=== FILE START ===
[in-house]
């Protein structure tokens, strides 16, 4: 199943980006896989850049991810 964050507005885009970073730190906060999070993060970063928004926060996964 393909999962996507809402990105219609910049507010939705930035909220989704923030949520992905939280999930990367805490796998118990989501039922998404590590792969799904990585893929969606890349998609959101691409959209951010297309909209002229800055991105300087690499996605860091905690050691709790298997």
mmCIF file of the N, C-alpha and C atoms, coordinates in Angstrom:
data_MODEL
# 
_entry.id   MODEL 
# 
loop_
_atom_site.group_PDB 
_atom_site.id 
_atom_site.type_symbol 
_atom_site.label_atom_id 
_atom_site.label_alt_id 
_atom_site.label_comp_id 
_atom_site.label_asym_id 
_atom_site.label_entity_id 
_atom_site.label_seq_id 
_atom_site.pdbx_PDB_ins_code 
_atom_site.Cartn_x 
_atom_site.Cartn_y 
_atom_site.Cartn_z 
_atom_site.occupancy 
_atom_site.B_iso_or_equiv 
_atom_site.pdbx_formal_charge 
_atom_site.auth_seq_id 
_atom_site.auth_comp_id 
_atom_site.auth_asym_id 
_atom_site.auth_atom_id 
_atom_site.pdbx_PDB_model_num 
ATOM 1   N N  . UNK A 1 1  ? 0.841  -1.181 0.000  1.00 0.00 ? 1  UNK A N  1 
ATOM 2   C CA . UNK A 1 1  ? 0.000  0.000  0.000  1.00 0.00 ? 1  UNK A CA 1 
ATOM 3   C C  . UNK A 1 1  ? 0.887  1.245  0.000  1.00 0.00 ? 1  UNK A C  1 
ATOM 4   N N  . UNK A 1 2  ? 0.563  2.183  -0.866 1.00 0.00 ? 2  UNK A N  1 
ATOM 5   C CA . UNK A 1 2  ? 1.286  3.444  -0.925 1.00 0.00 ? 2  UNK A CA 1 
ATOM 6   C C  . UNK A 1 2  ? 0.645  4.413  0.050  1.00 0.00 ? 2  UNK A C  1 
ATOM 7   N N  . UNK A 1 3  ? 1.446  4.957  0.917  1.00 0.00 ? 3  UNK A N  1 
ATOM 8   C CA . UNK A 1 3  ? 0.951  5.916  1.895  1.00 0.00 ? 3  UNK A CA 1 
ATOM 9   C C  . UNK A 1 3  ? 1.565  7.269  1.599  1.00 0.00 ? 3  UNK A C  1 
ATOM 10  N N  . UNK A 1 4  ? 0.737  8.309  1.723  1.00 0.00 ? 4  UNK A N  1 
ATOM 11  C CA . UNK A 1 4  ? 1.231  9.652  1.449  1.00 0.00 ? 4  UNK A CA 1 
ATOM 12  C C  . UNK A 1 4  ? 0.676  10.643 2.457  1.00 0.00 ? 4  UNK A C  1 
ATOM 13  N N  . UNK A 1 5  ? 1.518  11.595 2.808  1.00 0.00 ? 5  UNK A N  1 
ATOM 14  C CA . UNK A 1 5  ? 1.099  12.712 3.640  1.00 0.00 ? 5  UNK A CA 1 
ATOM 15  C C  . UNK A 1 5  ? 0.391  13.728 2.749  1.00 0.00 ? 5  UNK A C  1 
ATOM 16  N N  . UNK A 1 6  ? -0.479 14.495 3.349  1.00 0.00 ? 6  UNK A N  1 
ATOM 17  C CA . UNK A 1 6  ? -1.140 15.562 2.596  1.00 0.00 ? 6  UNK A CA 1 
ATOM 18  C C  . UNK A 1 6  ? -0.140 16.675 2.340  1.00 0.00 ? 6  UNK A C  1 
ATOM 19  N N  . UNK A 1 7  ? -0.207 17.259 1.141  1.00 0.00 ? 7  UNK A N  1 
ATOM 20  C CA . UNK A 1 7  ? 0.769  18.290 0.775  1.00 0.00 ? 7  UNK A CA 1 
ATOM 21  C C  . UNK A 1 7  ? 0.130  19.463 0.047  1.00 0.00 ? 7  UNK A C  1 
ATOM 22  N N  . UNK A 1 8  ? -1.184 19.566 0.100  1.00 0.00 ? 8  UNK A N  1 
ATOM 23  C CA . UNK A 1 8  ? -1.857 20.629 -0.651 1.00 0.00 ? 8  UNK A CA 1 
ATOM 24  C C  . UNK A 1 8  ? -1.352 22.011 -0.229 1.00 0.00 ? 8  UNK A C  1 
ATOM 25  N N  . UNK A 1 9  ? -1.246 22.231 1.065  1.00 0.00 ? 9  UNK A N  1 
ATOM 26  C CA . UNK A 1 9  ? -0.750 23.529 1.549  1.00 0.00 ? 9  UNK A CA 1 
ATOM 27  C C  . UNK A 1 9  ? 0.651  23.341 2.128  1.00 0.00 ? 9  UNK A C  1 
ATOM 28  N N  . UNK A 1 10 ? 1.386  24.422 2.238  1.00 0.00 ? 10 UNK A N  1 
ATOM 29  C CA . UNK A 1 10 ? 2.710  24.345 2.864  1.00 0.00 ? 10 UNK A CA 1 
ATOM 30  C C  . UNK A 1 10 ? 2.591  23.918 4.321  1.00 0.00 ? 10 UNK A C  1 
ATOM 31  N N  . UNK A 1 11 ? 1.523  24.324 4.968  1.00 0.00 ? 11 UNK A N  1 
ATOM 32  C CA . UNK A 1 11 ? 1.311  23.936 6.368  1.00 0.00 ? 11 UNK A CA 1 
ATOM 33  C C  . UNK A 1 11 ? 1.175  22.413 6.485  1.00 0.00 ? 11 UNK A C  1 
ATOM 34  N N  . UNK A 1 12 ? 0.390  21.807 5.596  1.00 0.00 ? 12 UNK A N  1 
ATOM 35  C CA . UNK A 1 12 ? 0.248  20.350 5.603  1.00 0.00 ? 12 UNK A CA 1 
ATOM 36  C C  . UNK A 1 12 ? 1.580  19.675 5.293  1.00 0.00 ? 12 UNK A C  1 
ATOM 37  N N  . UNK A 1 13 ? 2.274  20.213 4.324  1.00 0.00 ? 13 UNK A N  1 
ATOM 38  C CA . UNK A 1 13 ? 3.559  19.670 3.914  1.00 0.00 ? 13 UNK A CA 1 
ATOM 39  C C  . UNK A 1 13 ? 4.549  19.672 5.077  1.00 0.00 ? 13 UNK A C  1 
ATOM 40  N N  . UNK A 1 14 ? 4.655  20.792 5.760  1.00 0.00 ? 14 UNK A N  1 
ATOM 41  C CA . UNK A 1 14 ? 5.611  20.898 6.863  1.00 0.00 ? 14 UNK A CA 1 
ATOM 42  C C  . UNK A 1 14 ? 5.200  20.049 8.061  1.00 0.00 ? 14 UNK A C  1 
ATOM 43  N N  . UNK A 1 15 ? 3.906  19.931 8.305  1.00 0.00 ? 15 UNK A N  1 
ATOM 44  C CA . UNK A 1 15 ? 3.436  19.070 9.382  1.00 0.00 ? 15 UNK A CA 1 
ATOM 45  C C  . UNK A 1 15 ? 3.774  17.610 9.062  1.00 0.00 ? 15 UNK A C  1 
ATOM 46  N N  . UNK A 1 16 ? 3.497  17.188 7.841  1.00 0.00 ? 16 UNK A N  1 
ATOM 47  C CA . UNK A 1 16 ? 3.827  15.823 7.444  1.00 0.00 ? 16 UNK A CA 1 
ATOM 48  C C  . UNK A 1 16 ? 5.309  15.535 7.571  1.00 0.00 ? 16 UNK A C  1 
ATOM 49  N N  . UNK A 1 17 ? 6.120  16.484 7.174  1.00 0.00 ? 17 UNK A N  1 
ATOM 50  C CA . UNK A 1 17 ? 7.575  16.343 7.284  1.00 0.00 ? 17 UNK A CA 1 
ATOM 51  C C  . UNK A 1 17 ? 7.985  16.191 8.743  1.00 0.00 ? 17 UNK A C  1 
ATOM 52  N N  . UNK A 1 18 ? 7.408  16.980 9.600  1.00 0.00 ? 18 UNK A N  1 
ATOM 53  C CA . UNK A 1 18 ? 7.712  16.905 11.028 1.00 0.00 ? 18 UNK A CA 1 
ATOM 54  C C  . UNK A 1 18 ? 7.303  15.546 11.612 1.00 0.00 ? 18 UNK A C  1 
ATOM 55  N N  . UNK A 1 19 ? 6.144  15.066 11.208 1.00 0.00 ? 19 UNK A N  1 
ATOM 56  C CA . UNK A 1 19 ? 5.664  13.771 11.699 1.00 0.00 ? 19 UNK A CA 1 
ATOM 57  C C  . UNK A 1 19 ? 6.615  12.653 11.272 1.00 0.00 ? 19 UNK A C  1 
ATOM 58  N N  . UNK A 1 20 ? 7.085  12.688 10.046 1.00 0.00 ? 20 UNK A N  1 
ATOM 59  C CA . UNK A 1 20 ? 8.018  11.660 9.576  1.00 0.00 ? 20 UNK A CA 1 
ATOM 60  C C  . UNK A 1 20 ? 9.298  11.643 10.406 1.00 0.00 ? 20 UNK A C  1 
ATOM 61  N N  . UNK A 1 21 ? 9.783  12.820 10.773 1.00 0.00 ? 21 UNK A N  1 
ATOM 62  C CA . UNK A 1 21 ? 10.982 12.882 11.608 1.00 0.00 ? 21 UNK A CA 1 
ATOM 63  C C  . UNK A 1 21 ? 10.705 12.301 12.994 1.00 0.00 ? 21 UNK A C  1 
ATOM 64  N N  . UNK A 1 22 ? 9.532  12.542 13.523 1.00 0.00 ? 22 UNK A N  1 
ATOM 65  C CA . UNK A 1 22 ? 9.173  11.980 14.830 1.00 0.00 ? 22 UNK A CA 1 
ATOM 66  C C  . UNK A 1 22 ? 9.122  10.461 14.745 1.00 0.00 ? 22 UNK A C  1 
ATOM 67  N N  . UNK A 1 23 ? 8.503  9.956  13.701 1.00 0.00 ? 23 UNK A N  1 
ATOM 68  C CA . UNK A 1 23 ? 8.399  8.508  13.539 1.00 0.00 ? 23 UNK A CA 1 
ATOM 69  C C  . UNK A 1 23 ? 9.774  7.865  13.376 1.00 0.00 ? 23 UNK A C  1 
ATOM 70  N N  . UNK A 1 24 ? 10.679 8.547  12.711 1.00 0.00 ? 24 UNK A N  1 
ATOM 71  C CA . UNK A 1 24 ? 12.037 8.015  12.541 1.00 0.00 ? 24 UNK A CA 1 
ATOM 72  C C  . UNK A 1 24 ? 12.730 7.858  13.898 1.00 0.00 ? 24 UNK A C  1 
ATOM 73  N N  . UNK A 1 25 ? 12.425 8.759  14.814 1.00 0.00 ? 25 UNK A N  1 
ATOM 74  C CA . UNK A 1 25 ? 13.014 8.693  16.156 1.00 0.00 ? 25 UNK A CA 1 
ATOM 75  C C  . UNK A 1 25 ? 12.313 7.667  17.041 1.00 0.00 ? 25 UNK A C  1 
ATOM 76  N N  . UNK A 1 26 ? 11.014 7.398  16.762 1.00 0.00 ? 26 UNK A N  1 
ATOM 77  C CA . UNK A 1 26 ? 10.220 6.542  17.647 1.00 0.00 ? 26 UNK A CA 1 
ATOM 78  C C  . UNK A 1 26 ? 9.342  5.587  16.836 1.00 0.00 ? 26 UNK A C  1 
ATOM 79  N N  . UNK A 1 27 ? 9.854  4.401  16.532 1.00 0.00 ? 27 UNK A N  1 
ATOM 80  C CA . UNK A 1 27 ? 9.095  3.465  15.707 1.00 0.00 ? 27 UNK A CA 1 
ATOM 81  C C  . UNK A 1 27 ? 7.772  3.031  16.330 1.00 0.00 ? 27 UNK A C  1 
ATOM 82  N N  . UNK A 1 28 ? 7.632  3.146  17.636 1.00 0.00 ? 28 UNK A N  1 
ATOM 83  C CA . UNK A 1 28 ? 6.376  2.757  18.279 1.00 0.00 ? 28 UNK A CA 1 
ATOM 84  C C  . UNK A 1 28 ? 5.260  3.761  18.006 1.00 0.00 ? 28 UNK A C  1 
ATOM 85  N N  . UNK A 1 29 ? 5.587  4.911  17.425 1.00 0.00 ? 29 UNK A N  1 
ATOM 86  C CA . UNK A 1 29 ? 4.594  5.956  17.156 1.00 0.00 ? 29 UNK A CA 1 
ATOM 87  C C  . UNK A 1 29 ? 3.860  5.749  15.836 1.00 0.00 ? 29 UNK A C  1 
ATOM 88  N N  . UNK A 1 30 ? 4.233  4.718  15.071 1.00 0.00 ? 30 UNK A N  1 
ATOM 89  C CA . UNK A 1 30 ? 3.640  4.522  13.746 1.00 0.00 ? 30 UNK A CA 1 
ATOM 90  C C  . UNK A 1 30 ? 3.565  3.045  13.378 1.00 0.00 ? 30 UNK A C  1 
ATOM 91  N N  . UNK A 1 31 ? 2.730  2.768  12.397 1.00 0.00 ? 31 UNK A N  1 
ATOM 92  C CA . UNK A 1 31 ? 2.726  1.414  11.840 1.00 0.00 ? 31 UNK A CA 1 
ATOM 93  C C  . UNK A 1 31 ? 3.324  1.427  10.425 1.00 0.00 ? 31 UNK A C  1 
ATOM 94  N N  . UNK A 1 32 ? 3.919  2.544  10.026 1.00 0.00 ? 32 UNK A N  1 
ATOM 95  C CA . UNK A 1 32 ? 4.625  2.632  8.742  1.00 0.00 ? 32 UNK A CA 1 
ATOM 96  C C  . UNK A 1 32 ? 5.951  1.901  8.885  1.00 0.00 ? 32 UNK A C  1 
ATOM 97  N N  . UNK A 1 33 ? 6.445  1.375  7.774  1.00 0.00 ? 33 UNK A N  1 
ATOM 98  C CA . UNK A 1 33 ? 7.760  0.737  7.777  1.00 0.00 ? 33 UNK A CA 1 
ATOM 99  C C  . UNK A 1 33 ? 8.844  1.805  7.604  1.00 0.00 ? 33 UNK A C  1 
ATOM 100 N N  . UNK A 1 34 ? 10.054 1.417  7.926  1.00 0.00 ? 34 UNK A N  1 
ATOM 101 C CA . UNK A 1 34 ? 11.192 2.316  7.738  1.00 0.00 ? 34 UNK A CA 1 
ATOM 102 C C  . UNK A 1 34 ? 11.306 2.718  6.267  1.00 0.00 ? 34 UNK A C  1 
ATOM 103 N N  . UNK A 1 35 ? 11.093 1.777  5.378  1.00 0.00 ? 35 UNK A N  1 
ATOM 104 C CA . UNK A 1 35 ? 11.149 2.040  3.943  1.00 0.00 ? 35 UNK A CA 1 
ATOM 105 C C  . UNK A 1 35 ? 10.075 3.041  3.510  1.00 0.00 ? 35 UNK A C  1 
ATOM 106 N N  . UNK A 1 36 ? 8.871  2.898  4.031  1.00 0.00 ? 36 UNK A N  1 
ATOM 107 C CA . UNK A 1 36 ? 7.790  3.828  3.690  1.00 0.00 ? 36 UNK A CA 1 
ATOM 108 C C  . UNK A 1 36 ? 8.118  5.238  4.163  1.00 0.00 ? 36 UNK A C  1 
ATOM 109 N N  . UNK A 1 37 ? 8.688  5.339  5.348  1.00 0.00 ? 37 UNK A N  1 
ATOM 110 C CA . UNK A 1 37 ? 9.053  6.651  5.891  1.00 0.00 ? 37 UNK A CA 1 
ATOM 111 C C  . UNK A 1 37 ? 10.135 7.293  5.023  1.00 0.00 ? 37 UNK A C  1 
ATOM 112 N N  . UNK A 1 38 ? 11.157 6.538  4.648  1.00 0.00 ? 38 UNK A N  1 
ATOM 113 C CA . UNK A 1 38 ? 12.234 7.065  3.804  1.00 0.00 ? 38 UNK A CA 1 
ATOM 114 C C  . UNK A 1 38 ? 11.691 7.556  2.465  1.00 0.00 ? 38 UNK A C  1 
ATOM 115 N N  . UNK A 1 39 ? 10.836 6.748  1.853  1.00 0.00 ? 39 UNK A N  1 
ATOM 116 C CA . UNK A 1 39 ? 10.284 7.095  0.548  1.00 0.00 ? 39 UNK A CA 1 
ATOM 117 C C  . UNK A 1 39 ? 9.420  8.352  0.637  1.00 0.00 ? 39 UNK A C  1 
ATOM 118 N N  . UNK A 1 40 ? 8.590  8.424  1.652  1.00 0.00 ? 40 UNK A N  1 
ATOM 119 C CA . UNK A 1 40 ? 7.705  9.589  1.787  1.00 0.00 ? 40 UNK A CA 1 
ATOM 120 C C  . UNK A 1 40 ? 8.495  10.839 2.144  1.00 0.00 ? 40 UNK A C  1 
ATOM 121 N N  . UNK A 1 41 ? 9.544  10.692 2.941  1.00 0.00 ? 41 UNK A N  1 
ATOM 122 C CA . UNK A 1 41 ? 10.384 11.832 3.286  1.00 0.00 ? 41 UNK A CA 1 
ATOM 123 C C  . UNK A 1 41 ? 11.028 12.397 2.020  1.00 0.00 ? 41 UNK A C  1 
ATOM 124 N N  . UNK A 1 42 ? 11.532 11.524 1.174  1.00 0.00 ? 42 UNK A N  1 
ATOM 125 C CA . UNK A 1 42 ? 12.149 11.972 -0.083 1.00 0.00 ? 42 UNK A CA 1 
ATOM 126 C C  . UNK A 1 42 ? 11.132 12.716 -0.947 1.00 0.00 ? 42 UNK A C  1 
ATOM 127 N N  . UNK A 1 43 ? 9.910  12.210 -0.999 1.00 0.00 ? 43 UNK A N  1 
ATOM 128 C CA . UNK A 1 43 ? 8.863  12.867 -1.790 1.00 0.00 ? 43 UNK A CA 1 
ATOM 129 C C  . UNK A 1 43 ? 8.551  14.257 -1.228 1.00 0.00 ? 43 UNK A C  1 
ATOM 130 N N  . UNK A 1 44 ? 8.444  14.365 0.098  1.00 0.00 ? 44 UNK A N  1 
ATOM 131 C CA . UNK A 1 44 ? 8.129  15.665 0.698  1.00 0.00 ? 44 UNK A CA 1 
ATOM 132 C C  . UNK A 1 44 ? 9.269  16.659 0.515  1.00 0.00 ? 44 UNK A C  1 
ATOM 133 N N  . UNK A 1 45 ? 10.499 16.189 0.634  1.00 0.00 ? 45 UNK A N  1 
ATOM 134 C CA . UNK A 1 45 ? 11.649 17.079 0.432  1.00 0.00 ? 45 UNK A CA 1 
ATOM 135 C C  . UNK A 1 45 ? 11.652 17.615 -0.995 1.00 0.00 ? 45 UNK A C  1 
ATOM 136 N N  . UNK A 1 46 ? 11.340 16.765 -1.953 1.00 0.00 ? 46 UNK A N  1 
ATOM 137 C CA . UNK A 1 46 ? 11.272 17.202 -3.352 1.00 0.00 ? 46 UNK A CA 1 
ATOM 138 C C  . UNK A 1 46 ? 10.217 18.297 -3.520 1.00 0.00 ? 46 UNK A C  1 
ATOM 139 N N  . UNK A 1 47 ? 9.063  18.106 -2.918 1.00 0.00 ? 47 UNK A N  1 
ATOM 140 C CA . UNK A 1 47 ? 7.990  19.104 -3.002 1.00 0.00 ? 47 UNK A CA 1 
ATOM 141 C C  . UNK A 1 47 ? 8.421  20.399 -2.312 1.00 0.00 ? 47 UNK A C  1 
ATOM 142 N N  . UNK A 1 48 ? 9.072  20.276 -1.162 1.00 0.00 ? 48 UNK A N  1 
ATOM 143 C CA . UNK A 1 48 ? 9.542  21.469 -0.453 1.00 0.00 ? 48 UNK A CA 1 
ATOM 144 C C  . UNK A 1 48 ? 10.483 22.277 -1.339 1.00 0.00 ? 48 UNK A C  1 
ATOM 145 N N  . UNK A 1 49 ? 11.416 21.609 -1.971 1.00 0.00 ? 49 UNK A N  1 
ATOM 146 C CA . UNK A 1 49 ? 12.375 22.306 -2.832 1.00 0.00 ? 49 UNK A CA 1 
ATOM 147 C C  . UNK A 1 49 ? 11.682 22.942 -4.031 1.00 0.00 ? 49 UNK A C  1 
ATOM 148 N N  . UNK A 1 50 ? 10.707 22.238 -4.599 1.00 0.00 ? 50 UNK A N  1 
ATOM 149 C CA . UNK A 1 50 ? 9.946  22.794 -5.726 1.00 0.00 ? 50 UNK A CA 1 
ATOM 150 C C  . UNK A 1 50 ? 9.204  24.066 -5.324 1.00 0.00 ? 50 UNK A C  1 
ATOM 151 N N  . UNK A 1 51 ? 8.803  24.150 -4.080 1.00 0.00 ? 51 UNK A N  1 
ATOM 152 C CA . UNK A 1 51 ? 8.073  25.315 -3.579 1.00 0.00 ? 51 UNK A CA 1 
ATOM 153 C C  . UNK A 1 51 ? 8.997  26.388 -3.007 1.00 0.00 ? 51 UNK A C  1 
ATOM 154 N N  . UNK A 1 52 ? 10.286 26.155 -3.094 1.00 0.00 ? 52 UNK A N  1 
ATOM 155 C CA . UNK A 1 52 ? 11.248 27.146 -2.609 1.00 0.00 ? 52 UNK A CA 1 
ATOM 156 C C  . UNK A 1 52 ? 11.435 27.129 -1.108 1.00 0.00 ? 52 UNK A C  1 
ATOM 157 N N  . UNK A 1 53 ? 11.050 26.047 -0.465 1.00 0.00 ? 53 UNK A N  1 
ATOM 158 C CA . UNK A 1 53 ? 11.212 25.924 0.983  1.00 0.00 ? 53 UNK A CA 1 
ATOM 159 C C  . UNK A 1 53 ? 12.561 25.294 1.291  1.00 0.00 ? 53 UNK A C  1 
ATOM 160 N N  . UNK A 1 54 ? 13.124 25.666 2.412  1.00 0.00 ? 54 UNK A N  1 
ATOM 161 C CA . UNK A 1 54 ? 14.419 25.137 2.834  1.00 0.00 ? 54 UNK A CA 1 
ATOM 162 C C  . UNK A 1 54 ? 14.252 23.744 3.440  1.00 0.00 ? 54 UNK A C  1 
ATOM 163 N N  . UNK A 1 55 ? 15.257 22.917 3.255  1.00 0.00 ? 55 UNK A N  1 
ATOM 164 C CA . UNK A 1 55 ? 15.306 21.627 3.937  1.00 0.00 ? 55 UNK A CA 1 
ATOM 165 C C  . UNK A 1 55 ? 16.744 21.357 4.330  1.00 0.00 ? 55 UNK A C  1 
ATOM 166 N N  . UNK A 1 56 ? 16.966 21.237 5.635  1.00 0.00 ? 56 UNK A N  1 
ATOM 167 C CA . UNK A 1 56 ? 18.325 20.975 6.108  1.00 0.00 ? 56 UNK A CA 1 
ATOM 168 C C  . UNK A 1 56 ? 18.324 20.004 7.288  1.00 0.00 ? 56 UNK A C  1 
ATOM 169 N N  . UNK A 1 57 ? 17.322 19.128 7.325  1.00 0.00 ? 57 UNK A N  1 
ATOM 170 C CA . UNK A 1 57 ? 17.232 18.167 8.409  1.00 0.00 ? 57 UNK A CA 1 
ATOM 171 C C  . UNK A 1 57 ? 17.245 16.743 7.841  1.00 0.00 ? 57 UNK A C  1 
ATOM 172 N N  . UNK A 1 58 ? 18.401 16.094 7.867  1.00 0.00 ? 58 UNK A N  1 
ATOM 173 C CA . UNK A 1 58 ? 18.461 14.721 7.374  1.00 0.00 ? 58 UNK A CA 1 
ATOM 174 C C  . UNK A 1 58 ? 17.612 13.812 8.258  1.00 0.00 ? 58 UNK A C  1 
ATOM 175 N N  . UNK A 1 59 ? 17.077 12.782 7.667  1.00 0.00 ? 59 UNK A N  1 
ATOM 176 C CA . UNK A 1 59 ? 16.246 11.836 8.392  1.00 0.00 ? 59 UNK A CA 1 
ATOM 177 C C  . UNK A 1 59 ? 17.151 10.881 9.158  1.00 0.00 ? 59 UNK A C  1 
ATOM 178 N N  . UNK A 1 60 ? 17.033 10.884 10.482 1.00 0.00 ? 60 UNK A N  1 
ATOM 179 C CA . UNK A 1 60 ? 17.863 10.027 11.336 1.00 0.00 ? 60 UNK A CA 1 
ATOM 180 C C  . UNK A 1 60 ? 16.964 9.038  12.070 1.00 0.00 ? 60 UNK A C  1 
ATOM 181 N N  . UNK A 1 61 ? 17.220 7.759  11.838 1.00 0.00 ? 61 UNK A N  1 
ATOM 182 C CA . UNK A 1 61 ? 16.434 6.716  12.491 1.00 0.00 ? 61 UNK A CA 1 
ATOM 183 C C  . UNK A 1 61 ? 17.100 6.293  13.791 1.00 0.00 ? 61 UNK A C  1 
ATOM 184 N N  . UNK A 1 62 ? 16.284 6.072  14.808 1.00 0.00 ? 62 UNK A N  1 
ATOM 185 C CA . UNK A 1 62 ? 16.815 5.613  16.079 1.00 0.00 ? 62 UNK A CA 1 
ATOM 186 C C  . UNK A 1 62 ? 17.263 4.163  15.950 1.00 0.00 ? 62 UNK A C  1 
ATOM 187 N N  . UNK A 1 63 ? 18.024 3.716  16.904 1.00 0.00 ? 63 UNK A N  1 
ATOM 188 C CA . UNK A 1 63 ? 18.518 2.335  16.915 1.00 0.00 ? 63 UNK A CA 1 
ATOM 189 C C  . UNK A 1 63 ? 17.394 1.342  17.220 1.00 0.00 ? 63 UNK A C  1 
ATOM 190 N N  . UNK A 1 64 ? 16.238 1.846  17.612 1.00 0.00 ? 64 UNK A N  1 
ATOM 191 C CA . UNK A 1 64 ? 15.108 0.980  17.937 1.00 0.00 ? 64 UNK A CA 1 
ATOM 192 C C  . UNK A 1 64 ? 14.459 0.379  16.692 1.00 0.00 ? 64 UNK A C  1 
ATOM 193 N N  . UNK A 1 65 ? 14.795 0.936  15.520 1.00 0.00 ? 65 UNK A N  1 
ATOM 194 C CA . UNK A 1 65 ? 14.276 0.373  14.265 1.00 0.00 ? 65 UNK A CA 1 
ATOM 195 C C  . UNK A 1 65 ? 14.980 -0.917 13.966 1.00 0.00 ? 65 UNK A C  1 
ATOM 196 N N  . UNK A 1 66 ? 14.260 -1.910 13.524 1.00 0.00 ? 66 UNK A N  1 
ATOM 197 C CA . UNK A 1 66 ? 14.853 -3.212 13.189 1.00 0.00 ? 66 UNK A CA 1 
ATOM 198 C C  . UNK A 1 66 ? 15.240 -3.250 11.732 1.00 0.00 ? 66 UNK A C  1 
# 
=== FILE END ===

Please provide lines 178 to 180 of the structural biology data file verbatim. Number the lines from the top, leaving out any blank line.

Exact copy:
ATOM 149 C CA . UNK A 1 50 ? 9.946  22.794 -5.726 1.00 0.00 ? 50 UNK A CA 1 
ATOM 150 C C  . UNK A 1 50 ? 9.204  24.066 -5.324 1.00 0.00 ? 50 UNK A C  1 
ATOM 151 N N  . UNK A 1 51 ? 8.803  24.150 -4.080 1.00 0.00 ? 51 UNK A N  1 